Friday, March 7, 2014

Why daylight savings time should be year-round

As we “spring forward,” we take an hour of daylight away from morning travelers and give it to those out in the late afternoon and early evening. Because travel is generally safer during the light of day, it is plausible that the time change affects travel risks at different times of the day.

My colleague Paul Fischbeck and I looked at the numbers and found clear effects on safety for pedestrians, runners and cyclists. There are more travelers later in the day than in the early morning, and consequently extending the daylight in the spring reduces the total number of injuries and fatalities.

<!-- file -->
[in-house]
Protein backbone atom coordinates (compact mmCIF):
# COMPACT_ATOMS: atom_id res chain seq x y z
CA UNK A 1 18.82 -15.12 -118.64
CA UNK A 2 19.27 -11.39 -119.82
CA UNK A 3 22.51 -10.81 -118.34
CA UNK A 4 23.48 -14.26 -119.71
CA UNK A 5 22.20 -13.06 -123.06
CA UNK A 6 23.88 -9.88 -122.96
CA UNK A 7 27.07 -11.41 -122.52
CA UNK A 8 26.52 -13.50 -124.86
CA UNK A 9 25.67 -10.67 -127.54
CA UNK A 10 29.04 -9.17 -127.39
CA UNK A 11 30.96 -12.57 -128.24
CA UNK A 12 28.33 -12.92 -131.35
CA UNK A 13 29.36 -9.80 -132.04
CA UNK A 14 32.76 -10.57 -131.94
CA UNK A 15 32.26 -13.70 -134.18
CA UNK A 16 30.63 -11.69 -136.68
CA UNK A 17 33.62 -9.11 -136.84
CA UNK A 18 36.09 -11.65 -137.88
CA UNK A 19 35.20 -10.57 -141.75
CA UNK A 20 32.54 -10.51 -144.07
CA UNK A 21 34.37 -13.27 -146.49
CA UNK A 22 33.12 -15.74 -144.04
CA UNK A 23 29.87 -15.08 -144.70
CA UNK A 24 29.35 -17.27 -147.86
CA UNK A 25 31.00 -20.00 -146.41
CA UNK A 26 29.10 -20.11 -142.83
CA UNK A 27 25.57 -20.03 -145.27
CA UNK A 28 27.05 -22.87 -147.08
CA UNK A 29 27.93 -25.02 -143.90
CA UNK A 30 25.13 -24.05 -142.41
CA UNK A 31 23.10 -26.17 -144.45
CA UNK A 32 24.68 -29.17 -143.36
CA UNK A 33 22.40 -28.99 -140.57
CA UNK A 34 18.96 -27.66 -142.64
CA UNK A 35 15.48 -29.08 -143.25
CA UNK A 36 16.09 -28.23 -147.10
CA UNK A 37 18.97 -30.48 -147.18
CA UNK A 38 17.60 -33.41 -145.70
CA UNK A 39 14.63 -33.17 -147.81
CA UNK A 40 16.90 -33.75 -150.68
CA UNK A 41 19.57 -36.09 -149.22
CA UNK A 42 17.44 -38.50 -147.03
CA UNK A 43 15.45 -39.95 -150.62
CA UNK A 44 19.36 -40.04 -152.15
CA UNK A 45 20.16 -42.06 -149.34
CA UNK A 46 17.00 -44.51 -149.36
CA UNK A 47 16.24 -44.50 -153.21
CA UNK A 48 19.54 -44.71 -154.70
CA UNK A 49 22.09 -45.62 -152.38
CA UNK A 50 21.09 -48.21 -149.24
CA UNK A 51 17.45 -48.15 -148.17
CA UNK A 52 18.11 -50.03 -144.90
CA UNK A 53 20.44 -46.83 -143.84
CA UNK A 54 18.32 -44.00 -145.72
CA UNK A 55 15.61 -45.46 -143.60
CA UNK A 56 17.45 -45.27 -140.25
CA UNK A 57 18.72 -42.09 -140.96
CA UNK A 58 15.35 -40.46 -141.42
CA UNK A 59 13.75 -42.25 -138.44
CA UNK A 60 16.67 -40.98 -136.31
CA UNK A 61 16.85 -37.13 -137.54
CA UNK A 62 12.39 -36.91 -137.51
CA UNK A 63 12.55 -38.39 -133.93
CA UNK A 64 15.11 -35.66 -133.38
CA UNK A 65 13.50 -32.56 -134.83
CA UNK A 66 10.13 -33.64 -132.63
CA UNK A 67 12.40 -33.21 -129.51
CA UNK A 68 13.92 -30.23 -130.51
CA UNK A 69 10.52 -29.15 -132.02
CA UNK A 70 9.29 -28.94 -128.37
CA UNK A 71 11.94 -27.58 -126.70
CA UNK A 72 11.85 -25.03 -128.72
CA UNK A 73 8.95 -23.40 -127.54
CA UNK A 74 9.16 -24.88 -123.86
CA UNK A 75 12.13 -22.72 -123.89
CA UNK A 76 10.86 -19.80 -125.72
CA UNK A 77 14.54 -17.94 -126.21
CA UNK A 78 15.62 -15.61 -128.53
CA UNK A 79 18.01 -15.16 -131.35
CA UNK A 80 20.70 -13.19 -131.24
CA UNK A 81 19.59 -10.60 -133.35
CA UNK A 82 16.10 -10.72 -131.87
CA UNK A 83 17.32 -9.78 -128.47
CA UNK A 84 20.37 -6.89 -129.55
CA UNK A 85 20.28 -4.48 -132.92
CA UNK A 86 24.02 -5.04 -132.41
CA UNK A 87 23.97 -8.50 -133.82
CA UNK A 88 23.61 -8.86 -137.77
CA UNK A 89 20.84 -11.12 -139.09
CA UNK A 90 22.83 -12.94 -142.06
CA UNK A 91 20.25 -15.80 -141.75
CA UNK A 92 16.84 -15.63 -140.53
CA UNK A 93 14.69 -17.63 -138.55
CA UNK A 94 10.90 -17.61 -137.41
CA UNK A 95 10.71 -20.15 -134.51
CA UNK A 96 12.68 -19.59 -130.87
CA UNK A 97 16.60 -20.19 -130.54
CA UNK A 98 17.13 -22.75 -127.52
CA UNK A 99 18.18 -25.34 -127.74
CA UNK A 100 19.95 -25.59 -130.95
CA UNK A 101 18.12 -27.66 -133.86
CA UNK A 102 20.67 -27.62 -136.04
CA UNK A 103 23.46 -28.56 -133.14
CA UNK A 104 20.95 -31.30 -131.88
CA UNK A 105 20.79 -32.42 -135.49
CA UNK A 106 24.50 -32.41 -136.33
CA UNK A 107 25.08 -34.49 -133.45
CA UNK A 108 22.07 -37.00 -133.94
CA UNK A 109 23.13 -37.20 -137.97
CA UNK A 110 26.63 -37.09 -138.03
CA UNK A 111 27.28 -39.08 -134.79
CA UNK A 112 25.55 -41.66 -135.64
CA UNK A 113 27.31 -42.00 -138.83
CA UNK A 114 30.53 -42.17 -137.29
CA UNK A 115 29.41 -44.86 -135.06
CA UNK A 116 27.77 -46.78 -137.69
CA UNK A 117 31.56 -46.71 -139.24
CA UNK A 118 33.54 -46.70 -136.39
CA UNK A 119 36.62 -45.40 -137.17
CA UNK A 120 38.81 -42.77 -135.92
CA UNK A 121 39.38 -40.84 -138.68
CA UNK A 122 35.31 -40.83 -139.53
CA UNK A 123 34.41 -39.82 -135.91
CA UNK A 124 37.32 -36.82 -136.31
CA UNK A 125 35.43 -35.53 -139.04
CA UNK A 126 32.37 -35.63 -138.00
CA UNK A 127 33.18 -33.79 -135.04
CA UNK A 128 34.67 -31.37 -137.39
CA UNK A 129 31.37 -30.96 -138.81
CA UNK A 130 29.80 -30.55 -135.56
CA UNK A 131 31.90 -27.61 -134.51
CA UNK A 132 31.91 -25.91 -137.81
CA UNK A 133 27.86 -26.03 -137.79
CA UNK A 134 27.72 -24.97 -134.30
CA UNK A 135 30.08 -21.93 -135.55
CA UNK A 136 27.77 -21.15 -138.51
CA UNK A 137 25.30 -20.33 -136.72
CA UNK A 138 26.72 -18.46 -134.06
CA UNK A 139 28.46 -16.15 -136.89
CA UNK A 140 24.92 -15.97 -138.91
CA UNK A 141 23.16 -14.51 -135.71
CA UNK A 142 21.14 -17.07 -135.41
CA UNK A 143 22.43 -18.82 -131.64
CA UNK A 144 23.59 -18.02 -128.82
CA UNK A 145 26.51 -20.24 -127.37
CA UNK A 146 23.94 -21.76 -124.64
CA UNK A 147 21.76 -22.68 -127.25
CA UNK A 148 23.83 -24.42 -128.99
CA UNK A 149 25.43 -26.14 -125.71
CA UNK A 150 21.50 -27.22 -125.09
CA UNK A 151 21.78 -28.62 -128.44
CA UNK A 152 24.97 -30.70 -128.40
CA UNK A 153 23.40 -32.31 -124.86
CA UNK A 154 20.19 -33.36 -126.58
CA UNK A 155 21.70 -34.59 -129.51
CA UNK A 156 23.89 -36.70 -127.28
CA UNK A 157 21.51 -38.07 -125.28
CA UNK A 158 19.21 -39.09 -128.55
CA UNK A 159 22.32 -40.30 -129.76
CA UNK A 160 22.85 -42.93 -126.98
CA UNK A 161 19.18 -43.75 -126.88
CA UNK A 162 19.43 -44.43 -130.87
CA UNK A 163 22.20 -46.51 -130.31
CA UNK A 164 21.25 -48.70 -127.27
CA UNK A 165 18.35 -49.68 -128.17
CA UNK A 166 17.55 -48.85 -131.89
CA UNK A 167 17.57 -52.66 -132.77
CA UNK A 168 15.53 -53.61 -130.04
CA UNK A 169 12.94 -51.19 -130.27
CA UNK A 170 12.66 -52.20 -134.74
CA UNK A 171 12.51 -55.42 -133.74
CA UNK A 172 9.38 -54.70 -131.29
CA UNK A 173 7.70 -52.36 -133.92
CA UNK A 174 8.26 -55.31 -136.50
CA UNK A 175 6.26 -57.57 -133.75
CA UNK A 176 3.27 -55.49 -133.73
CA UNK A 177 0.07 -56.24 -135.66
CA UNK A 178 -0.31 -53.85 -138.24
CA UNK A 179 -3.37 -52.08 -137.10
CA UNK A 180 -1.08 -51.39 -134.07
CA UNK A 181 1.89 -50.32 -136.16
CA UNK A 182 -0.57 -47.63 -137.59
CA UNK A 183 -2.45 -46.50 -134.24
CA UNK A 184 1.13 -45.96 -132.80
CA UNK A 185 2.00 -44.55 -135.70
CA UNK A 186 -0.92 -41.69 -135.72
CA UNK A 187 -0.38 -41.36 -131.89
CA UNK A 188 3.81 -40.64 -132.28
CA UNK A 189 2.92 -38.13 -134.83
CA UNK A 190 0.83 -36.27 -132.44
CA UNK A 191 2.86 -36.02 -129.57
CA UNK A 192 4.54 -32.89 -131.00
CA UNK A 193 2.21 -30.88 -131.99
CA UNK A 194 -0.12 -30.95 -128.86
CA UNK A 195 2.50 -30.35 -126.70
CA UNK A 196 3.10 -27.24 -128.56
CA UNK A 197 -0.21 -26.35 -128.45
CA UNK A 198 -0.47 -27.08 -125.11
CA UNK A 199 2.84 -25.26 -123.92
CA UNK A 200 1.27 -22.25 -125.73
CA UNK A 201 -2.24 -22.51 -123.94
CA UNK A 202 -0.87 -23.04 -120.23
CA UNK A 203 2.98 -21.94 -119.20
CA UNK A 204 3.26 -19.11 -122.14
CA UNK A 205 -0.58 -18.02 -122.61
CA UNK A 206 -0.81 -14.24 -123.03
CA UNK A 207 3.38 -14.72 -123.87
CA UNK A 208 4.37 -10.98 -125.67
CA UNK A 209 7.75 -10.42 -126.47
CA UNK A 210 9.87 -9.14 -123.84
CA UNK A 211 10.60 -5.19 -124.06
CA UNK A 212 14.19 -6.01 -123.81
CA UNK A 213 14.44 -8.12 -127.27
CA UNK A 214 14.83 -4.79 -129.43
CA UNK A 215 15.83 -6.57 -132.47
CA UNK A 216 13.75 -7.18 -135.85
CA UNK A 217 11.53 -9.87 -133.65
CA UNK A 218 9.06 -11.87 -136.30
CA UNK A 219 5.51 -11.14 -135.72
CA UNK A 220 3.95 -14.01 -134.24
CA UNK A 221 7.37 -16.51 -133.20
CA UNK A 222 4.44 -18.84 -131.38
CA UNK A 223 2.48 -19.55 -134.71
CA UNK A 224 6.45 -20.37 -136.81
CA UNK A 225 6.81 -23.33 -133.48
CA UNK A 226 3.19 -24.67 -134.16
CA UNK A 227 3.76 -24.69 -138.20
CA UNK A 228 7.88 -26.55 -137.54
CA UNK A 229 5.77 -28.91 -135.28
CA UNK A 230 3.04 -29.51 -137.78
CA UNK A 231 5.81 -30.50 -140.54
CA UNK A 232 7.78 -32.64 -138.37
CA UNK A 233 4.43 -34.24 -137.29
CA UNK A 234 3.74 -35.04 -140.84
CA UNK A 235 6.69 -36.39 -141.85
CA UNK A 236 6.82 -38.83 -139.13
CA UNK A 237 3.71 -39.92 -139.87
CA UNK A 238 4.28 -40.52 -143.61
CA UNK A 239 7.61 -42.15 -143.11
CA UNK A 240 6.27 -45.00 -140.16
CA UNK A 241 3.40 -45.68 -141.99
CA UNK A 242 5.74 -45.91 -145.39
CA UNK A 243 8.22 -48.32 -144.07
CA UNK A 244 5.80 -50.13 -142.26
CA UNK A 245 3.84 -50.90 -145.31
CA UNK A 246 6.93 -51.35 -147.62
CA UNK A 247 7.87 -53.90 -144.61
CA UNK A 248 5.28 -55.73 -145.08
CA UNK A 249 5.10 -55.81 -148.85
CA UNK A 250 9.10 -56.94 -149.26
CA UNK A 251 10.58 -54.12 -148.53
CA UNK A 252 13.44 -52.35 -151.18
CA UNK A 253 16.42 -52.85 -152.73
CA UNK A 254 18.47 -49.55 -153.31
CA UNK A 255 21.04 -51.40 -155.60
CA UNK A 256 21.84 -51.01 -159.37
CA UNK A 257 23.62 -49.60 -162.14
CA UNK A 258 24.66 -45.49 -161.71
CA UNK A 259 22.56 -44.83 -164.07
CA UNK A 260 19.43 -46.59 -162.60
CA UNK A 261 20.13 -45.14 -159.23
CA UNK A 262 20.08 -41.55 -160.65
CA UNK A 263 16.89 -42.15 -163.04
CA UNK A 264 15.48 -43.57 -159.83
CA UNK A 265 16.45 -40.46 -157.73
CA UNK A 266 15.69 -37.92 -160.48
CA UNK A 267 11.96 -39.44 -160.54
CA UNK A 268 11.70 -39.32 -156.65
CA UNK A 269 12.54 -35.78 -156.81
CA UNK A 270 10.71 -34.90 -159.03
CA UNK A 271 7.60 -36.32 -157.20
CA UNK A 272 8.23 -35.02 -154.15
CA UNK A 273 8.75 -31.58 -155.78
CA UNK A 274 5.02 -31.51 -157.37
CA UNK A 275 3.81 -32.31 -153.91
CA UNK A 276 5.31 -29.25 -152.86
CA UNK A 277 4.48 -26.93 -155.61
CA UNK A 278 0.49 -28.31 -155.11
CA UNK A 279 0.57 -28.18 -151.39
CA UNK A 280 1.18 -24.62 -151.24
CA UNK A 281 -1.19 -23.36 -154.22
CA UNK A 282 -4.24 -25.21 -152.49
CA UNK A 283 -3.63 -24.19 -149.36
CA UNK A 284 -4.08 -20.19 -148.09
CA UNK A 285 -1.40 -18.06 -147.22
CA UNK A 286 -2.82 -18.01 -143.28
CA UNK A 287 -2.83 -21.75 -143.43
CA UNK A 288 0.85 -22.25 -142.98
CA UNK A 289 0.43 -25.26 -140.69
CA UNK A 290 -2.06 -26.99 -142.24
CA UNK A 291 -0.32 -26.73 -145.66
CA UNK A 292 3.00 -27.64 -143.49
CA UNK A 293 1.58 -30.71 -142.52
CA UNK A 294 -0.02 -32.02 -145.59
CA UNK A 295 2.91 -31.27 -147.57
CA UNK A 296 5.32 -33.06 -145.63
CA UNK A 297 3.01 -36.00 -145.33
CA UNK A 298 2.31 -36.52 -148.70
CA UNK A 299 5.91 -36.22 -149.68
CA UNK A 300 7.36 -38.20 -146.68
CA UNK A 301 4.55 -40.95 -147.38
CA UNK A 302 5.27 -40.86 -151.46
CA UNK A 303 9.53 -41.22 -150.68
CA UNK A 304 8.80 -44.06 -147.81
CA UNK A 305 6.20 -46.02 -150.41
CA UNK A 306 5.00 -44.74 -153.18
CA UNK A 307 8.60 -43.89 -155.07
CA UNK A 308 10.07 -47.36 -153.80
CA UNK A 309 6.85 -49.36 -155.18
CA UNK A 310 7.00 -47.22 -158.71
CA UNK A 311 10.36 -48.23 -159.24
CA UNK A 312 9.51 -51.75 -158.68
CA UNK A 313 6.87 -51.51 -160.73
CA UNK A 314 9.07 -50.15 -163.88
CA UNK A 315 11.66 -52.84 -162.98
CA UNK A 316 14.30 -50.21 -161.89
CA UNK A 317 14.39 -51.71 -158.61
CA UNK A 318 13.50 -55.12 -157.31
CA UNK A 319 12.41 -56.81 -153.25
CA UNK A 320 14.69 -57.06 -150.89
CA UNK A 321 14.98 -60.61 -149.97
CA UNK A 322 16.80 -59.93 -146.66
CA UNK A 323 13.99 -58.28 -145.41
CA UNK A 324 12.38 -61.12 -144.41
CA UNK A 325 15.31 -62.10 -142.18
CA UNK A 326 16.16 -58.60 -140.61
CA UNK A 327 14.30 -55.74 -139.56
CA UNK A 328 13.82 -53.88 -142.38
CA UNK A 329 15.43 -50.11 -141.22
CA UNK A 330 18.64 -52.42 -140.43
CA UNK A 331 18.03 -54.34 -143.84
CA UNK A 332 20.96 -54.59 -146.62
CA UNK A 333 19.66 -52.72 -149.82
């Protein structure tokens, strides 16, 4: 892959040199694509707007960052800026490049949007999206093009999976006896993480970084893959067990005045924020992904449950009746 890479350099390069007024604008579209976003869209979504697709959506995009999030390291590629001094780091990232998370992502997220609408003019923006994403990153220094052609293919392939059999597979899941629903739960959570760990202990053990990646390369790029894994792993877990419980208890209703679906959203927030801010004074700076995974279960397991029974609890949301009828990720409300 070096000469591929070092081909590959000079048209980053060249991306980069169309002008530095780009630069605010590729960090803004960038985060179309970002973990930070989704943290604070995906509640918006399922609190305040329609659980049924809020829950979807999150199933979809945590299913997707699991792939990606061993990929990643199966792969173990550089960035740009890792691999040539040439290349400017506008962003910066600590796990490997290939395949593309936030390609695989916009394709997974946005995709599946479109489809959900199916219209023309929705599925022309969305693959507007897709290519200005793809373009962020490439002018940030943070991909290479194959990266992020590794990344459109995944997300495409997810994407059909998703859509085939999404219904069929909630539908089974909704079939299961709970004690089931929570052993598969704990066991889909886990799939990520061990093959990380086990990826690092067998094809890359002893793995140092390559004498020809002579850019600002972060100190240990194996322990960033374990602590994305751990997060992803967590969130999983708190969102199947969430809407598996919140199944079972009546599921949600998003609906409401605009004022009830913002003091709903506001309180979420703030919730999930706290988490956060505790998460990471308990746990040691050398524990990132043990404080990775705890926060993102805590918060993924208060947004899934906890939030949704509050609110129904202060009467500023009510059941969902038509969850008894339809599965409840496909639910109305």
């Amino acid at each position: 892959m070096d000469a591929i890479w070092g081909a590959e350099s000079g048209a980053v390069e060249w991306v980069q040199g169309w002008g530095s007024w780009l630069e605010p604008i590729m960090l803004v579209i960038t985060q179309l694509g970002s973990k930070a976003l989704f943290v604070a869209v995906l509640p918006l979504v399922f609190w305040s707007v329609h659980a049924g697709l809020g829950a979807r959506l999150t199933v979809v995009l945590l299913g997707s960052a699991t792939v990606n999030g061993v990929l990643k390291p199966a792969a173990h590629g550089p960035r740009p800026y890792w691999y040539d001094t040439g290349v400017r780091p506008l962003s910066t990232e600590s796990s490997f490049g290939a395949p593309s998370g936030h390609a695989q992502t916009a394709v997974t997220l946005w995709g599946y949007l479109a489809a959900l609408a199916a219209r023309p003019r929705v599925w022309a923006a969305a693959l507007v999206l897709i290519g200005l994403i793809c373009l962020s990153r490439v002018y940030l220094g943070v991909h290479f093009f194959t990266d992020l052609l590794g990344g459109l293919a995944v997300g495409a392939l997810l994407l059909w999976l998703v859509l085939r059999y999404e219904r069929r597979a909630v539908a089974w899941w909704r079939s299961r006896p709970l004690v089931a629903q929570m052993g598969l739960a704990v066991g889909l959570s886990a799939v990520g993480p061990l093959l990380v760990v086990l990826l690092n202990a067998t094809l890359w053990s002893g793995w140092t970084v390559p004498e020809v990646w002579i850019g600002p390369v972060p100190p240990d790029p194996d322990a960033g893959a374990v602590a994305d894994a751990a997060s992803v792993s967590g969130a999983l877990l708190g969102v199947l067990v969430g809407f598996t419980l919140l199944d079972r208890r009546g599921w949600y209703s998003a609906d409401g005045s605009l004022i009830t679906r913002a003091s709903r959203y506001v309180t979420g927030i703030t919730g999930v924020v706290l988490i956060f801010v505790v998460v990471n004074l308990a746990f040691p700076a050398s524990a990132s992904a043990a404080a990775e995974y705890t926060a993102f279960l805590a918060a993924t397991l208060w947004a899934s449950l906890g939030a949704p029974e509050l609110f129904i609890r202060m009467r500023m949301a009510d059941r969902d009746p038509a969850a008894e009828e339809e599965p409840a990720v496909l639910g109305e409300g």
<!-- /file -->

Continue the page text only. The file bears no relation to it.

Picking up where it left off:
As we “spring forward,” we take an hour of daylight away from morning travelers and give it to those out in the late afternoon and early evening. Because travel is generally safer during the light of day, it is plausible that the time change affects travel risks at different times of the day.

My colleague Paul Fischbeck and I looked at the numbers and found clear effects on safety for pedestrians, runners and cyclists. There are more travelers later in the day than in the early morning, and consequently extending the daylight in the spring reduces the total number of injuries and fatalities. ...

Based on the pedestrian fatality numbers alone, there is a case to take daylight saving time from its current eight months to the full year, eliminating the time changes altogether.
--David Gerard, NYT, on the case for one permanent spring forward